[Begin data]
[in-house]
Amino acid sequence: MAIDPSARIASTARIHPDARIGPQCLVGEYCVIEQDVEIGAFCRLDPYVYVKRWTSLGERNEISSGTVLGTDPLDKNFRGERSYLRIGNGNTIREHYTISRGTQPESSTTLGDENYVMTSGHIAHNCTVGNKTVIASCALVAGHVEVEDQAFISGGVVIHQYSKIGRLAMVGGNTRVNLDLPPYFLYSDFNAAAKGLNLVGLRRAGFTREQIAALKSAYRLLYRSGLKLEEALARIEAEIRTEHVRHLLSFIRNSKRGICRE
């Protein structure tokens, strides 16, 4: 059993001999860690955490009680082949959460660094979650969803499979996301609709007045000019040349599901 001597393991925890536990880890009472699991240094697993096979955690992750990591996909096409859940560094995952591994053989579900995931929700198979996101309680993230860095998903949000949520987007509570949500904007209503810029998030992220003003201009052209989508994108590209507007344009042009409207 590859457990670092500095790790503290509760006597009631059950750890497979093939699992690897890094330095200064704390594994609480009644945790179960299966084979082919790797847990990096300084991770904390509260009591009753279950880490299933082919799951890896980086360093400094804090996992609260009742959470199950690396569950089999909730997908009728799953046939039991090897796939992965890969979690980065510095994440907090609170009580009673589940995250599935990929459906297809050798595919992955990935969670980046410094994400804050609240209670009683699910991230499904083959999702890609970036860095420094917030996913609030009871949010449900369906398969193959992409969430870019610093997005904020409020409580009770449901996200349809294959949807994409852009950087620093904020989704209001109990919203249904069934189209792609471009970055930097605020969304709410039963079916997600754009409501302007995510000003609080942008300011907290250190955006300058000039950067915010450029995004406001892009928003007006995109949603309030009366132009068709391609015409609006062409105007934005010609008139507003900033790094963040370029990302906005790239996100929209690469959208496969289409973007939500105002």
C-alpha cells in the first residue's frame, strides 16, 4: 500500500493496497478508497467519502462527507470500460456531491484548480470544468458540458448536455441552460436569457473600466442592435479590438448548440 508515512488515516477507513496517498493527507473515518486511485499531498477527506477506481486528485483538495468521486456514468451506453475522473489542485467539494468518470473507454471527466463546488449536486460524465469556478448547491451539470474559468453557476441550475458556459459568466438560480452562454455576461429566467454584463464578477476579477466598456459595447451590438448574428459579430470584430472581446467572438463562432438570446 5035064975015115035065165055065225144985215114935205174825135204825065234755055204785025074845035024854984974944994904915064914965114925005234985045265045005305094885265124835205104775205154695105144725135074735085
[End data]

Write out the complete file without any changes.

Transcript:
[in-house]
Amino acid sequence: MAIDPSARIASTARIHPDARIGPQCLVGEYCVIEQDVEIGAFCRLDPYVYVKRWTSLGERNEISSGTVLGTDPLDKNFRGERSYLRIGNGNTIREHYTISRGTQPESSTTLGDENYVMTSGHIAHNCTVGNKTVIASCALVAGHVEVEDQAFISGGVVIHQYSKIGRLAMVGGNTRVNLDLPPYFLYSDFNAAAKGLNLVGLRRAGFTREQIAALKSAYRLLYRSGLKLEEALARIEAEIRTEHVRHLLSFIRNSKRGICRE
């Protein structure tokens, strides 16, 4: 059993001999860690955490009680082949959460660094979650969803499979996301609709007045000019040349599901 001597393991925890536990880890009472699991240094697993096979955690992750990591996909096409859940560094995952591994053989579900995931929700198979996101309680993230860095998903949000949520987007509570949500904007209503810029998030992220003003201009052209989508994108590209507007344009042009409207 590859457990670092500095790790503290509760006597009631059950750890497979093939699992690897890094330095200064704390594994609480009644945790179960299966084979082919790797847990990096300084991770904390509260009591009753279950880490299933082919799951890896980086360093400094804090996992609260009742959470199950690396569950089999909730997908009728799953046939039991090897796939992965890969979690980065510095994440907090609170009580009673589940995250599935990929459906297809050798595919992955990935969670980046410094994400804050609240209670009683699910991230499904083959999702890609970036860095420094917030996913609030009871949010449900369906398969193959992409969430870019610093997005904020409020409580009770449901996200349809294959949807994409852009950087620093904020989704209001109990919203249904069934189209792609471009970055930097605020969304709410039963079916997600754009409501302007995510000003609080942008300011907290250190955006300058000039950067915010450029995004406001892009928003007006995109949603309030009366132009068709391609015409609006062409105007934005010609008139507003900033790094963040370029990302906005790239996100929209690469959208496969289409973007939500105002």
C-alpha cells in the first residue's frame, strides 16, 4: 500500500493496497478508497467519502462527507470500460456531491484548480470544468458540458448536455441552460436569457473600466442592435479590438448548440 508515512488515516477507513496517498493527507473515518486511485499531498477527506477506481486528485483538495468521486456514468451506453475522473489542485467539494468518470473507454471527466463546488449536486460524465469556478448547491451539470474559468453557476441550475458556459459568466438560480452562454455576461429566467454584463464578477476579477466598456459595447451590438448574428459579430470584430472581446467572438463562432438570446 5035064975015115035065165055065225144985215114935205174825135204825065234755055204785025074845035024854984974944994904915064914965114925005234985045265045005305094885265124835205104775205154695105144725135074735085